1.2 Diderot becomes a priest

Sunday, 2. August 2009

At the age of thirteen Diderot was the main character in a solemn ceremony that made him a priest. The Bishop of Langres conferred the tonsure on Denis Diderot, a rite consisting of cutting off some locks of the candidate’s hair in the form of a cross. He was expected to wear a short mantle and an ecclesiastical collar with its white tabs. Thirteen, that’s very young, though…

 

For people who know only the Diderot of later life – a spirited and emphatic freethinker – it may even come as a surprise. The fact is that Diderot’s relatives hoped that he would be allowed to succeed to the lucrative prebend that his uncle, Canon Didier Vigneron, occupied at the local Cathedral.

Unfortunately after Diderot’s ceremony the uncle found that his chapter objected to his being succeeded by his young nephew. Thus the Canon sent one of his men off to Rome to ask the Pope’s permission. Alas, five hours after he had sent his representative, the uncle died. The planned succession was not binding unless the Pope had accepted it while the Canon was still alive. So the chapter immediately elected someone else and the young Diderot’s religious career was over…

 

Today we don’t know if this ambition was completely Diderot’s own, or at least in part. What do any of us know at the age of thirteen? We have an idea of the difference between good and evil, but perhaps insufficient to guide our choices and society makes allowance for this.

 

On the other hand it does sometimes seem as though young people stay childish for longer nowadays: irresponsible; dependent. Is this an improvement, I wonder…

 

Tomorrow: Diderot goes to Paris…

4 Responses to “1.2 Diderot becomes a priest”



  1. stevenhealey Says:

    Interesting , how fate plays a hand in our plans and the plans others may have for us.

    At the age of 13 today , adolescent thoughts are turned towards school and friends , secure in the knowledge that our worldly needs are provided for by parents.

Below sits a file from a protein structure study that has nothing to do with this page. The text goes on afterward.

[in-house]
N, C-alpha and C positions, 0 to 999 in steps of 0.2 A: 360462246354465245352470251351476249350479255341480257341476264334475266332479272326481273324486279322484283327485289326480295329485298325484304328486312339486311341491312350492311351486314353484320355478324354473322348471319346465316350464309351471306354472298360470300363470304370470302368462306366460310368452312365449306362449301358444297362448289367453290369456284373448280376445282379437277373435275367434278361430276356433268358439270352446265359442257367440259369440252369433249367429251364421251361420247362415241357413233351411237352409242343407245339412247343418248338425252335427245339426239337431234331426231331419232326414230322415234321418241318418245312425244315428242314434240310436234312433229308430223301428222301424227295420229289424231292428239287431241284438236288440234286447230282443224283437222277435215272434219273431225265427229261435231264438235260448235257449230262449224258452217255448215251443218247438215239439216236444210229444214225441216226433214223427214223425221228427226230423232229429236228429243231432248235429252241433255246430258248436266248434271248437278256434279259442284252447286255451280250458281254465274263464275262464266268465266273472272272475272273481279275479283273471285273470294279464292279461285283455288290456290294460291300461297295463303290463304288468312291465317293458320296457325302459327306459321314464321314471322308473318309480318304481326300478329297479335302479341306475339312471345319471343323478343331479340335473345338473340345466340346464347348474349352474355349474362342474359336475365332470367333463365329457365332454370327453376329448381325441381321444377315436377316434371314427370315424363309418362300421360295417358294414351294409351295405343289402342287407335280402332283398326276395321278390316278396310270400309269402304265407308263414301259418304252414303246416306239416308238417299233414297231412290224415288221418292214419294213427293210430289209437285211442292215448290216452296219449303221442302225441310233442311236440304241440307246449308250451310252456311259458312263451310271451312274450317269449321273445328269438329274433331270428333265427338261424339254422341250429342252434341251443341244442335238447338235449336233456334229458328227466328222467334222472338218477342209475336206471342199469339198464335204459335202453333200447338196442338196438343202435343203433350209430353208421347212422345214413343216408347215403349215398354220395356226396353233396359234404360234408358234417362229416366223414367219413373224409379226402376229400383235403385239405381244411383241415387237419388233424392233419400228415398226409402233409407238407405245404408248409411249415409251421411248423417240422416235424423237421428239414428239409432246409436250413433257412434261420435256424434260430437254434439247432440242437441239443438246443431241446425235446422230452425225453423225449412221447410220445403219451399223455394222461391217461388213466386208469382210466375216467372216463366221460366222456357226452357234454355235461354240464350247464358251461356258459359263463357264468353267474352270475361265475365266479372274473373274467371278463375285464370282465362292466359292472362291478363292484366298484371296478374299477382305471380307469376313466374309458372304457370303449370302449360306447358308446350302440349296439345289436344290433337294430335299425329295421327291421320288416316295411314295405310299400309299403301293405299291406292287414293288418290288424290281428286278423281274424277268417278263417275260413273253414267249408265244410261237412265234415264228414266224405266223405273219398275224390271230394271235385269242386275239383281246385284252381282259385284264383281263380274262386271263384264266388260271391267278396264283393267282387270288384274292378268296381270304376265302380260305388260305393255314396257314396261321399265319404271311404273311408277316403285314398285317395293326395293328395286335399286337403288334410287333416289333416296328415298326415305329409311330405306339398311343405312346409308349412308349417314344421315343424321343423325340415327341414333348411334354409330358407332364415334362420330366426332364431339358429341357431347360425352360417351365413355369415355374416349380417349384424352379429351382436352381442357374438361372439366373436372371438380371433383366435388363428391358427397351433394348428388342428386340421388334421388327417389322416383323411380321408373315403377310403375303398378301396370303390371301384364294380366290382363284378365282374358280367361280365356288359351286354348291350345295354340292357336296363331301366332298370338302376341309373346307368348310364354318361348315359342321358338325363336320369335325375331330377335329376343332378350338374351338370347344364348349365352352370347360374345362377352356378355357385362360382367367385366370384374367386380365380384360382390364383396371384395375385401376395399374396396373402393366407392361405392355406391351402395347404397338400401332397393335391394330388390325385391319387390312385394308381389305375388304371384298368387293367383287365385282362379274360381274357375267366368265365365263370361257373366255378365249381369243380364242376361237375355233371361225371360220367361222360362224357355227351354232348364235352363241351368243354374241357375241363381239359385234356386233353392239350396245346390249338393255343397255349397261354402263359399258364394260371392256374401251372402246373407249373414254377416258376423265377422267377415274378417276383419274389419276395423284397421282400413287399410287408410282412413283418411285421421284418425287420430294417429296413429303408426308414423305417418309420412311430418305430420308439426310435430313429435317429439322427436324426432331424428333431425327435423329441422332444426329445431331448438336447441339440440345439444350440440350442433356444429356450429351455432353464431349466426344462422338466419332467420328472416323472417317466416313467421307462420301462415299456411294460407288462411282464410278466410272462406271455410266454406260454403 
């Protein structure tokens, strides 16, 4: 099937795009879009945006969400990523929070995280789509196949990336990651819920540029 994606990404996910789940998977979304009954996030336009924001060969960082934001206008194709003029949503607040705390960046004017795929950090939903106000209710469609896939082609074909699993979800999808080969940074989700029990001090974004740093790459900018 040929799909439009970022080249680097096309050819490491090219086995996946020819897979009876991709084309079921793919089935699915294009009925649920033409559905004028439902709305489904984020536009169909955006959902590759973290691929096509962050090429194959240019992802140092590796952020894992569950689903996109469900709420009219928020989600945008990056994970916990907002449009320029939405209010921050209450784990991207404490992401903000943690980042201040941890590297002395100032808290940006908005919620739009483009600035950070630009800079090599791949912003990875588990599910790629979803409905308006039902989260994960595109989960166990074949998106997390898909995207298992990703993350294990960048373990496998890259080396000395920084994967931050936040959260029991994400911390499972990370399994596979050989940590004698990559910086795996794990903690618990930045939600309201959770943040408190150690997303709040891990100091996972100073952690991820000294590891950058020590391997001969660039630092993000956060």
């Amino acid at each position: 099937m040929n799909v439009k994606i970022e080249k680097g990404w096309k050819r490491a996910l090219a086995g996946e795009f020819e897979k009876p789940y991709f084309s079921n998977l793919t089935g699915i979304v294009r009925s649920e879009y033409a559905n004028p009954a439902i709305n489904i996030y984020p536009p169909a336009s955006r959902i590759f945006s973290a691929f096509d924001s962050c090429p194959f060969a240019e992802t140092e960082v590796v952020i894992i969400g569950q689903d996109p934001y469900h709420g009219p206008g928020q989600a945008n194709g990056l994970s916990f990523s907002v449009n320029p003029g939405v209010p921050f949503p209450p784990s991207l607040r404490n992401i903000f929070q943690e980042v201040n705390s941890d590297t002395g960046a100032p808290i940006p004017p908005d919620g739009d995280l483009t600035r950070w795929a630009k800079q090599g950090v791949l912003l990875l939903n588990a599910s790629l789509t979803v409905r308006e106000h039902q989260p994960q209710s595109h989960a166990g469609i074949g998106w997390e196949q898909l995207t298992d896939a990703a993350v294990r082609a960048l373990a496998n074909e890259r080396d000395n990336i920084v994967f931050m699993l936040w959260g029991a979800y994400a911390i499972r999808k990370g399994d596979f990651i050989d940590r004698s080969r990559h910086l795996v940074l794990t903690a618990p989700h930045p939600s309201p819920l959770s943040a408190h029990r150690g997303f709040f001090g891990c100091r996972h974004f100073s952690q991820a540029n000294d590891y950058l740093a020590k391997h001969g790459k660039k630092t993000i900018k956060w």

Children do seem to be leaving the nest later these days , and given the lap of luxury they are often afforded , do we blame them ?



  2. Cora Says:

    A short glance at the newspapers provides news like:

    Alfie Patten, a father at thirteen

    http://www.thesun.co.uk/sol/homepage/news/article2233878.ece

    and the thirteen-year old prostitute

    http://nymag.com/news/features/30018/

    and a thirteen-year old murderer

    http://www.newsmatters.org/13-year-old-brown-co-boy-to-be-tried-as-adult-in-murder/

    versus the Time poll “Being Thirteen”

    http://www.time.com/time/magazine/article/0,9171,1088701,00.html

    In this poll of children (?) of this age group two-thirds said being a teenager is harder for them than it was for their parents. They find that reality, terrorism, bomb-attacks are forcing them to become a grown-up too soon.

    Well, perhaps this could be a useful development, useful to like’s jungle…



  3. stevenhealey Says:

    Our response to how easy is it to be 13 is going to depend on how we were at that age and how our children were.

    As for me , I was lucky .. my parents wanted a good education for all three of us and gave up a lot so that we could go to Grammar School.

    Then , in turn , we gave our sons every opportunity to enjoy a trouble free existence when possible , and then go onto University.

    As to how it was when we grew up , we had communism , the threat of nuclear war and ‘the troubles’

    No age is free of externally created fears , the difference now is that we are surrounded by media every hour of every day .



  4. Cora Says:

    Good point, Steven, we are indeed surrounded by media 24 hours a day.

    And this present-day phenomenon troubles me a bit.
    Because there’s one skill essential and that is to read.
    With all this information, this overload, we need to be able to read,
    and fast. Now, I wonder…what does this mean for all these people who don’t like to read and for those who have difficulties with reading.
    Are they missing the boat…or will our language change, and thus the ways of how to communicate…

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